The patient was diagnosed with intravascular large B-cell lymphoma- (IVLBCL-) activated B-cell (ABC) phenotype (based on the immunohistochemistry staining pattern for CD10, BCL6, and MUM1 as per Hans Algorithm) [1].

3. Management

The patient underwent chemotherapy with CHOP-R (rituximab, cyclophosphamide, doxorubicin, vincristine, and prednisone) and remains in clinical remission twelve months after initial diagnosis.

A follow-up CT scan of the chest at three months posttreatment showed improvement of the ground glass opacities with no further axillary, hilar, or mediastinal lymphadenopathy (Figure 7) and a positron emission tomography-computed tomography (PET/CT) scanning performed 6 months after the diagnosis showed complete response with no residual disease.

4. Discussion

By the new World Health Organization (WHO) classification, IVLBCL is a rare type of extranodal large B-cell lymphoma characterized by the selective growth of lymphoma cells within the lumina of vessels, particularly capillaries, with exception of larger arteries and veins [2]. It is a rare and aggressive variant of lymphoma with little or no parenchymal involvement. The mechanism of selective intravascular location of IVLBCL is largely unknown. Several studies showed that the defective interactions between lymphoma cells and vessels may play a role in the pathogenesis of this disorder [3].

The clinical manifestations of IVLBCL are highly variable and mimics symptoms and signs of the organ affected. There are no pathognomonic clinical, laboratory, or radiological signs of IVLBCL. The disease most commonly affects the skin and central nervous system but may involve other organs, such as the lung, liver, kidney, adrenal gland, and prostate [4]. The most common clinical manifestations are neurological abnormalities resulting in progressive dementia and multiple neurologic deficits. Skin is the second most common site of involvement in the form of cutaneous plaques and nodules [5]. According to previous studies, CNS and skin involvement are commonly observed in Western countries, whereas hemophagocytic syndromes including fever, hepatosplenomegaly, and thrombocytopenia and bone marrow involvement have been described in Asian countries [6]. Although autopsy findings indicate that lung involvement in IVLBCL is relatively frequent (approximately 60%), predominant or primary presentation in the lung is rare. The diagnosis of pulmonary IVLBCL is frequently difficult to make because the clinical and radiographic findings are often nonspecific. The majority of cases with lung involvement show diffuse interstitial infiltrates, pleural effusion, signs of pulmonary hypertension, or consolidation [7].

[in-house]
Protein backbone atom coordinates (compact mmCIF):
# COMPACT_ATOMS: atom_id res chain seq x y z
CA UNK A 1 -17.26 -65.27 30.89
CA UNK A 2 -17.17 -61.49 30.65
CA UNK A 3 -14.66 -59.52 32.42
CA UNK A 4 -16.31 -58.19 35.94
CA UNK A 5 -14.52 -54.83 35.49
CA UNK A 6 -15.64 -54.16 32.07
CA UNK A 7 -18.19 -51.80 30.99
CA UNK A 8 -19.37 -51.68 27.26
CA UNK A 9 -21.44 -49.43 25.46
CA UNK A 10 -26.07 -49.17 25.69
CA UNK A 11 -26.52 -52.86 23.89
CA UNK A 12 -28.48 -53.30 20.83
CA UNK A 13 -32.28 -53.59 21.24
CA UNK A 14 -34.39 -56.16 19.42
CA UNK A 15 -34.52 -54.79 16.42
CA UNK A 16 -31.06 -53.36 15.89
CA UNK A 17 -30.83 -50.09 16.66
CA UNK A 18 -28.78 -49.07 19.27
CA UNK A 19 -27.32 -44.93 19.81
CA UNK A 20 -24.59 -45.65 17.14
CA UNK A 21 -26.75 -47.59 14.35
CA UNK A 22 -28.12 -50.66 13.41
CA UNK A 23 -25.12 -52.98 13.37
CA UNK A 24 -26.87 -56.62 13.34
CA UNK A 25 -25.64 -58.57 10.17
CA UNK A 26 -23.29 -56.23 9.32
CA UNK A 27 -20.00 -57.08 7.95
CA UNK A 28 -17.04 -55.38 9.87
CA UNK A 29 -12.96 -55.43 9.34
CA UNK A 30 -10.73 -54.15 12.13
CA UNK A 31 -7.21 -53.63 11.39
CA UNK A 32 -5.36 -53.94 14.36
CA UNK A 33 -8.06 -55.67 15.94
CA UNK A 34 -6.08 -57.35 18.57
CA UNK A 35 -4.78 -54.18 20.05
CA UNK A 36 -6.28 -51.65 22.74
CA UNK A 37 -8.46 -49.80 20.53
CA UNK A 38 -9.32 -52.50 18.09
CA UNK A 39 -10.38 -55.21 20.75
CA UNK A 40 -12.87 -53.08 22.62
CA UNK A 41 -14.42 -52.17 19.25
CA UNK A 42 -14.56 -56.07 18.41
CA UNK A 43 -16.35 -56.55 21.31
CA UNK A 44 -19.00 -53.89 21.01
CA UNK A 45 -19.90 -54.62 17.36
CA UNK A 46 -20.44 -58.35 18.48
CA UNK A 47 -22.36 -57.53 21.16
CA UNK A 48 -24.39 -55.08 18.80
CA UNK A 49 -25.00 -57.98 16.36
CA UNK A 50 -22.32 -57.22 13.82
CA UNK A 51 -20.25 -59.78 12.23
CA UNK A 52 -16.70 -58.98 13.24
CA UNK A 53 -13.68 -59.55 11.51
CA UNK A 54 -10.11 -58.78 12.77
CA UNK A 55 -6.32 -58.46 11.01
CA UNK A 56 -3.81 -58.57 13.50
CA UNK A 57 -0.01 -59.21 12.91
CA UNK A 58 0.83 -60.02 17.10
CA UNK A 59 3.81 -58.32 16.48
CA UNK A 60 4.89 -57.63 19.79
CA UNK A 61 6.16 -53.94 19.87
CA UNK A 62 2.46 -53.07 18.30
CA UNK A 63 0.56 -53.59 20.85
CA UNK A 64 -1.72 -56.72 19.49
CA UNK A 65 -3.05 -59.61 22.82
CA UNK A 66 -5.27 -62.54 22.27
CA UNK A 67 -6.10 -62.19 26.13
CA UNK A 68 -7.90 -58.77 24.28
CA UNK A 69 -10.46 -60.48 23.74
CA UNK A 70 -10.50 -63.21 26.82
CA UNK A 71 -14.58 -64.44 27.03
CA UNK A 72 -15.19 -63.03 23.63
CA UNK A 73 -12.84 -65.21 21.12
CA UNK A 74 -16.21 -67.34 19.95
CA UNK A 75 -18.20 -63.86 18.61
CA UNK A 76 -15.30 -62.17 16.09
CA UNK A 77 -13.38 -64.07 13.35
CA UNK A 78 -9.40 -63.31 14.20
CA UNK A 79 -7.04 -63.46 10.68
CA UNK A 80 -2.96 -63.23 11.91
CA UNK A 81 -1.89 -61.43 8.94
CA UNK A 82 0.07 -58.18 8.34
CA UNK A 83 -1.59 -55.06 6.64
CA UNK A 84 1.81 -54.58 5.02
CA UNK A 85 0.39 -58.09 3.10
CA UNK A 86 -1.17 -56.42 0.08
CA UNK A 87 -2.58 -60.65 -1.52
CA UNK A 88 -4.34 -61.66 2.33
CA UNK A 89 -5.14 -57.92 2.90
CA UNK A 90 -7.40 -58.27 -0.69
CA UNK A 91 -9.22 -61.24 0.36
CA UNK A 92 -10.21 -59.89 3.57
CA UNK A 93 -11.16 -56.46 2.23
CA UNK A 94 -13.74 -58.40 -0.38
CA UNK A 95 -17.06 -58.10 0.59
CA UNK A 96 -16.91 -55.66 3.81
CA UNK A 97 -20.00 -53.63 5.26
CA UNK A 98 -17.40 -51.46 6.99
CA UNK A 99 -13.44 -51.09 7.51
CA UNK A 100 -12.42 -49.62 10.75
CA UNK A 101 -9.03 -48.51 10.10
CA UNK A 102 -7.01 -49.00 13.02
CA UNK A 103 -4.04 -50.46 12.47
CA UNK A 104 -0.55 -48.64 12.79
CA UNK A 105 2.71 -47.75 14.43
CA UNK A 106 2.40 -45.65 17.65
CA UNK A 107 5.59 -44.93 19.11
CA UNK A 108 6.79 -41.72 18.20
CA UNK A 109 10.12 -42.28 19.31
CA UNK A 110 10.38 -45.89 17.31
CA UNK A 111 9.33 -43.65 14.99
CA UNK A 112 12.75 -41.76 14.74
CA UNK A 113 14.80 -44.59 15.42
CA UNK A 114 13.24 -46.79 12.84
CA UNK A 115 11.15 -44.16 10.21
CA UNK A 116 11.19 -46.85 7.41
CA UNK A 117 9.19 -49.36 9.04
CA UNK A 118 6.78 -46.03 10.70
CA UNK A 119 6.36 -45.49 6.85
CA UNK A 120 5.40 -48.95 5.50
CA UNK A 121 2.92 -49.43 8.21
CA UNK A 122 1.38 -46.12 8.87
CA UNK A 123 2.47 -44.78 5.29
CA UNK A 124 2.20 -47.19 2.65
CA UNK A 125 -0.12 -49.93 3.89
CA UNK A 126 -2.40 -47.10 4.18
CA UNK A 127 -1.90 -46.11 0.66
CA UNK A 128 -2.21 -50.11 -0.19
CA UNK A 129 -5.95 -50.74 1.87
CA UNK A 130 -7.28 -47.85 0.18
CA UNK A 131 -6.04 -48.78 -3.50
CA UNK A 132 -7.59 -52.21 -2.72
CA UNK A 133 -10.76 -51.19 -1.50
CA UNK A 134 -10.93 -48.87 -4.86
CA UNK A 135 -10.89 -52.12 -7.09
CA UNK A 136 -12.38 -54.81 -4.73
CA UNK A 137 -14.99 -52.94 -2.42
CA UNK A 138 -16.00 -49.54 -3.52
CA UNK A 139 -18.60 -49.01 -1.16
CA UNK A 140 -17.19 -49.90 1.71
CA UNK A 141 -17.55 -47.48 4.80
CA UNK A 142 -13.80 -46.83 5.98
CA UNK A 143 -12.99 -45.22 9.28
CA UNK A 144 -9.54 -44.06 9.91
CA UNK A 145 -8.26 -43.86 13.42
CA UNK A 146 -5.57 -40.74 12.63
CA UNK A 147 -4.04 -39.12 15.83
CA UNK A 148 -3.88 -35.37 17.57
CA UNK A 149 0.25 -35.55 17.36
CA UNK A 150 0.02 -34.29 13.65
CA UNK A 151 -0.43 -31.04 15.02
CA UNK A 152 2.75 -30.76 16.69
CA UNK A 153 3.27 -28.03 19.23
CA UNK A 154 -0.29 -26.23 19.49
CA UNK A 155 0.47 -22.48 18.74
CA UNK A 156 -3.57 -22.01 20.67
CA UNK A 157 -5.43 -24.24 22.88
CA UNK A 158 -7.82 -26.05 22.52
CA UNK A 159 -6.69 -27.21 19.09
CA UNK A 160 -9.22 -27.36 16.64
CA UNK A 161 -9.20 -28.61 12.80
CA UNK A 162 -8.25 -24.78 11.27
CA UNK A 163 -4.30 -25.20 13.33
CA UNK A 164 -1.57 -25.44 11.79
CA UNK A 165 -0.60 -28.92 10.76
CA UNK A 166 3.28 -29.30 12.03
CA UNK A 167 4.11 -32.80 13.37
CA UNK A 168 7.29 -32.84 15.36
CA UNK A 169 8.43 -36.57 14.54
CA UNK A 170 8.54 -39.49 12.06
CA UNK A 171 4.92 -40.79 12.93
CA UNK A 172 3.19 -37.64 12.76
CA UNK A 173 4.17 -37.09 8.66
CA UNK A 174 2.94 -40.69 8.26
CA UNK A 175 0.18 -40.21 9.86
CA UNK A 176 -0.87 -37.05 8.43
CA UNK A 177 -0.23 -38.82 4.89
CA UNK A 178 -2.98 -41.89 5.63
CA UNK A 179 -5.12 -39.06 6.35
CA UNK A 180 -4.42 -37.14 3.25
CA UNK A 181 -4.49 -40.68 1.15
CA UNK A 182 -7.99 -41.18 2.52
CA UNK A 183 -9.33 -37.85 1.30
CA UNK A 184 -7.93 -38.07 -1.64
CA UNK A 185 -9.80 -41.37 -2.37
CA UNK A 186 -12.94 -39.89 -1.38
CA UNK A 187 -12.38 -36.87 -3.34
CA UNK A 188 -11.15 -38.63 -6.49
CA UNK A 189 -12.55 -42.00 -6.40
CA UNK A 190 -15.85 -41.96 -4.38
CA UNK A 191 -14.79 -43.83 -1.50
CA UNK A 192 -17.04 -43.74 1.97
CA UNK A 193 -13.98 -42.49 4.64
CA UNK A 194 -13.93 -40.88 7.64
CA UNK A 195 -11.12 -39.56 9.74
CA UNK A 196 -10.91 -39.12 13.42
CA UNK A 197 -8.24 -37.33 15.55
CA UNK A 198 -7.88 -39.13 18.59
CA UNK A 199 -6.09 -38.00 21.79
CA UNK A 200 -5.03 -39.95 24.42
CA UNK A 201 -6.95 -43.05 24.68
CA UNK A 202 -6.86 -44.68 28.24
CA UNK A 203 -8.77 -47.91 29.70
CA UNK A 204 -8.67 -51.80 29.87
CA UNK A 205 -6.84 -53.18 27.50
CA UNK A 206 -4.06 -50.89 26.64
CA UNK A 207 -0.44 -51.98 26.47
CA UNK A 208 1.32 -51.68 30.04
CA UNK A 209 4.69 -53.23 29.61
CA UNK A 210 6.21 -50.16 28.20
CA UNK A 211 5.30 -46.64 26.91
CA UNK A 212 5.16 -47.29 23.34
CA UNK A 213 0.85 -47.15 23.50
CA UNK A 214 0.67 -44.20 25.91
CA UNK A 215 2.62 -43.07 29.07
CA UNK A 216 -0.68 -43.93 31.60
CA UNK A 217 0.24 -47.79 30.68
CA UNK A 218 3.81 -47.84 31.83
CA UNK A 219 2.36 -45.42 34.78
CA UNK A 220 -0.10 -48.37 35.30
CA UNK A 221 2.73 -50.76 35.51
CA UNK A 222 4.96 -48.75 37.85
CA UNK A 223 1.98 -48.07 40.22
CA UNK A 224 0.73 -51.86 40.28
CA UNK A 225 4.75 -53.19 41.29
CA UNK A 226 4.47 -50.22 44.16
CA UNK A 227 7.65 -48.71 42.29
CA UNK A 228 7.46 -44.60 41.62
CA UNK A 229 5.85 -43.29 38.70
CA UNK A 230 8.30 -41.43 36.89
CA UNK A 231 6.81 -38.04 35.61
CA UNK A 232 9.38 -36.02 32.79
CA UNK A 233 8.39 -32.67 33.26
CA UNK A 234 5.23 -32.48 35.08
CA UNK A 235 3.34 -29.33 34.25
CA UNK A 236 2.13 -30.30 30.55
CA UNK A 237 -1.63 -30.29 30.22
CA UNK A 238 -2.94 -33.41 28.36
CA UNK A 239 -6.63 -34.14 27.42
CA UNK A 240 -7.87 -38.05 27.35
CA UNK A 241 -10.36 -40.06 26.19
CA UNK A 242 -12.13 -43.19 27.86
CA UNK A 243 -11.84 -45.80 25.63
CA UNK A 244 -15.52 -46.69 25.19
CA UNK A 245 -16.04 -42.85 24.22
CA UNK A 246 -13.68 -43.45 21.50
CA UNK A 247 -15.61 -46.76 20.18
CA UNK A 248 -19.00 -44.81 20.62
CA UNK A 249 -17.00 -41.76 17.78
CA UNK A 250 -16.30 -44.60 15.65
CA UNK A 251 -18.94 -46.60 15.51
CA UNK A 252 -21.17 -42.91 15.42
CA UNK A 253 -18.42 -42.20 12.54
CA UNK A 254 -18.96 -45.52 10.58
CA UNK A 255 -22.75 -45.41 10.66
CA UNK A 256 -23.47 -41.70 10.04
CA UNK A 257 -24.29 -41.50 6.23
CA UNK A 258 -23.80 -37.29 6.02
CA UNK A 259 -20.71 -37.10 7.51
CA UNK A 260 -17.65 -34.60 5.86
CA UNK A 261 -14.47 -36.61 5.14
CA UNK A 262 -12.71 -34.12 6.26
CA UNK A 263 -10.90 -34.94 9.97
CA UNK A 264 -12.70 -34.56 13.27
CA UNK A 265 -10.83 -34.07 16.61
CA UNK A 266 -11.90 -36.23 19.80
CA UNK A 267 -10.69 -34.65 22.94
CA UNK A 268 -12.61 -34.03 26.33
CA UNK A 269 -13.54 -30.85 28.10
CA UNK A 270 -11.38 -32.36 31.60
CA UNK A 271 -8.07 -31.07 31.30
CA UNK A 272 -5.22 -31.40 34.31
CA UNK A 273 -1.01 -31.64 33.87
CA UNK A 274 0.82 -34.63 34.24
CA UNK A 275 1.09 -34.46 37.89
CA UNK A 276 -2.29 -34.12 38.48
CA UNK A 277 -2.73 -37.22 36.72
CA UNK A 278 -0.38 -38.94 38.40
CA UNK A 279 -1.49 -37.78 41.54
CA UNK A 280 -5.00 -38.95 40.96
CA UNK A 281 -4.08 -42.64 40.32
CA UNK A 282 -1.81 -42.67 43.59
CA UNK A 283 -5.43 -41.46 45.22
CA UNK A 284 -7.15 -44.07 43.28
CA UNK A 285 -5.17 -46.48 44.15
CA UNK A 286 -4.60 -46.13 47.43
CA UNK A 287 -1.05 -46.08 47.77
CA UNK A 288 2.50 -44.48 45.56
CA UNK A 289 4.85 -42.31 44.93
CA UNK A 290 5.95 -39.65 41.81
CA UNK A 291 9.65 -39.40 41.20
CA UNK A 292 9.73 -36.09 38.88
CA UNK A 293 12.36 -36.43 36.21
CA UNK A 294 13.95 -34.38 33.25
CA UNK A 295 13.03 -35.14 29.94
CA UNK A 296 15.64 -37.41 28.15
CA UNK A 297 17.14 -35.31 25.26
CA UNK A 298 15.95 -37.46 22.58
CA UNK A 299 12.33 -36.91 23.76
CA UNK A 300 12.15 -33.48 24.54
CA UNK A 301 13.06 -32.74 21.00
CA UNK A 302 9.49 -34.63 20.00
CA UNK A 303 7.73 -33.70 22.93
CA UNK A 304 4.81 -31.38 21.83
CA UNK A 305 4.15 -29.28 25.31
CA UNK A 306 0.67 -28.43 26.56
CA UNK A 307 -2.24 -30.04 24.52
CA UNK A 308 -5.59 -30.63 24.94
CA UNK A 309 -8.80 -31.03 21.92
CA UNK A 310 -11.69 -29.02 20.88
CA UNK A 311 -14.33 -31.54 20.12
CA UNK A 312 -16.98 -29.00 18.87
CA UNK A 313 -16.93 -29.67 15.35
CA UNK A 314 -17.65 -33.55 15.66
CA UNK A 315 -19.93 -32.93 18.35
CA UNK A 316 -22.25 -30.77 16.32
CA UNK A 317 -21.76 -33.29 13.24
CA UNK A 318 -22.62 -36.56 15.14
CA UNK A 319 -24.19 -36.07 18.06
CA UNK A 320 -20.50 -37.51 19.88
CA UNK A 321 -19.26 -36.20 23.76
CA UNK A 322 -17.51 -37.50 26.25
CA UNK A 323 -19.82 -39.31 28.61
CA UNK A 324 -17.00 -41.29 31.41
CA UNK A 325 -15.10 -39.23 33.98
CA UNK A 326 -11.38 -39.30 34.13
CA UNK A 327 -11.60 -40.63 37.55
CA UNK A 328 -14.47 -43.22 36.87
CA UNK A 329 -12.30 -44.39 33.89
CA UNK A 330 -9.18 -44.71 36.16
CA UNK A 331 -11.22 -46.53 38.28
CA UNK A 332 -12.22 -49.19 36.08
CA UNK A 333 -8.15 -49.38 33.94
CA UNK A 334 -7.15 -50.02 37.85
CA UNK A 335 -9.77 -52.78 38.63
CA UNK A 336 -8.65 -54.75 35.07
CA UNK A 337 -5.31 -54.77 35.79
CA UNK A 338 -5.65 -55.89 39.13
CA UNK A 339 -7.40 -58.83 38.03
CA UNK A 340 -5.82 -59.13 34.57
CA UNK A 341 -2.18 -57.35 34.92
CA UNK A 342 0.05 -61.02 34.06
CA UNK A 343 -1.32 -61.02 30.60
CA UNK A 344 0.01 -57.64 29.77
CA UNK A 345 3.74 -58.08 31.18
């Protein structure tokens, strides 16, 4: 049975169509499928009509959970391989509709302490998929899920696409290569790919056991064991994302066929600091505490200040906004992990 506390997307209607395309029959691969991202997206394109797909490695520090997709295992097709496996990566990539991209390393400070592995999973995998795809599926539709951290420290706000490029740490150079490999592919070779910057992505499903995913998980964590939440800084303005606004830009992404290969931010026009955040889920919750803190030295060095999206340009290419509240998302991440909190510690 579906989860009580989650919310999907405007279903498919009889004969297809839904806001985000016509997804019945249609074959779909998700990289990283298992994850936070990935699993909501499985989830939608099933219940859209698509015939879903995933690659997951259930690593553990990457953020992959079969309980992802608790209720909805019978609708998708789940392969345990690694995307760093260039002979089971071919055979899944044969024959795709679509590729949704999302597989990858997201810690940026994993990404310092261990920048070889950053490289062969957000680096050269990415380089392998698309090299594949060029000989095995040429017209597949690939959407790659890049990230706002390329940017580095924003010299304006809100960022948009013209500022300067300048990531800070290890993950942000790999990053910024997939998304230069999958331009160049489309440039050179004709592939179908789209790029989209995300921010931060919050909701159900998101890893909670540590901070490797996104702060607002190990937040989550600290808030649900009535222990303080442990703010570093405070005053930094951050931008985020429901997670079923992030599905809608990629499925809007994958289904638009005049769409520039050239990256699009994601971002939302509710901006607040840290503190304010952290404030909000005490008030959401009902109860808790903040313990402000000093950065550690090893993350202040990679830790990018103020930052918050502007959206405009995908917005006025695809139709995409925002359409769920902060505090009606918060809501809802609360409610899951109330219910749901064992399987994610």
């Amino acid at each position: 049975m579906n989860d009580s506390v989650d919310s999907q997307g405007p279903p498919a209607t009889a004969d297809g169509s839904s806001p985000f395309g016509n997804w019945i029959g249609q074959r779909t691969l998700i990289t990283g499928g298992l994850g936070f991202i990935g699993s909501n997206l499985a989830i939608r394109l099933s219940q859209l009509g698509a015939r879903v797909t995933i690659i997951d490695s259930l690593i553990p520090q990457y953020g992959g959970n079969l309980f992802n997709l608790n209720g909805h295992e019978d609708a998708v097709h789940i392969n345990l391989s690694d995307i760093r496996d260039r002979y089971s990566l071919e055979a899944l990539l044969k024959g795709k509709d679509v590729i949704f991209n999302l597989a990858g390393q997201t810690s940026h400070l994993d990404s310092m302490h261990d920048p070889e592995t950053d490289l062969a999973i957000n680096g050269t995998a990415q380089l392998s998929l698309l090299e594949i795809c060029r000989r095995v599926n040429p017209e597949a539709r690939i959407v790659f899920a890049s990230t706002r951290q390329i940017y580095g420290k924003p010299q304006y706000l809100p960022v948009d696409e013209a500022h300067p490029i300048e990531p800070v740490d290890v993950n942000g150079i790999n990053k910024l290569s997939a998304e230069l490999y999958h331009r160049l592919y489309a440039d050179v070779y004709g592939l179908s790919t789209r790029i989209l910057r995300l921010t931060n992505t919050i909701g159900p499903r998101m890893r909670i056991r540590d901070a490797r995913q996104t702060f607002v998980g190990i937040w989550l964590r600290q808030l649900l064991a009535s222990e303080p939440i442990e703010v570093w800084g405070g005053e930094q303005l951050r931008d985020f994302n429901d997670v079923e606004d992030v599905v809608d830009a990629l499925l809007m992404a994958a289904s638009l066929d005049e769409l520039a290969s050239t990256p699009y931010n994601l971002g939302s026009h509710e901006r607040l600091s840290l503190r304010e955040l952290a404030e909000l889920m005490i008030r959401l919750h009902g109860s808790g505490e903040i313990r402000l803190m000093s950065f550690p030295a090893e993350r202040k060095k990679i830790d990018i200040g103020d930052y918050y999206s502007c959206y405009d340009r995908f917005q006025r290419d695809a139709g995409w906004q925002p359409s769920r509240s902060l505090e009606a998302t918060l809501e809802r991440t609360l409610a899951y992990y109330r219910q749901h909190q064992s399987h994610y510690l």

Our case showed diffuse pulmonary ground glass opacities on CT scan with neurological symptoms and was finally proven to be IVLBCL on lung wedge resection.

The phenomenon of angiotropism/angioinvasion of the medium sized vessels has not been reported before in cases of pulmonary IVLBCL. Angiotropism is frequently seen in cases of central nervous system lymphomas. Rubinstein et al. in their paper said that the brain is the only tissue environment in which lymphomas cells accumulate around blood vessels [8].

IVLBCL must be kept distinct, by definition, from other lymphoproliferative disorders showing angiotropism, such as lymphomatoid granulomatosis and T-cell/natural killer-cell lymphomas of nasal type. These neoplasms typically involve, at a variance with IVLBCL, the vessel wall, whereas an intraluminal distribution of lymphoma cells is seldom observed. Although the term angiotropism has been ambiguously used in the literature also for describing cases of IVLBCL, this term should be disregarded whenever one refers to IVLBCL [9]. Occasionally, solid lymphomas may have an intravascular component. There are no randomized, controlled trials comparing treatments in IVLBCL. Most authors recommend an anthracycline-based chemotherapy regimens, such as cyclophosphamide, doxorubicin, vincristine, and prednisone with the addition of the monoclonal antibody rituximab [10]. The difficulties and delays in diagnosis often result in poor prognosis.

5. Conclusion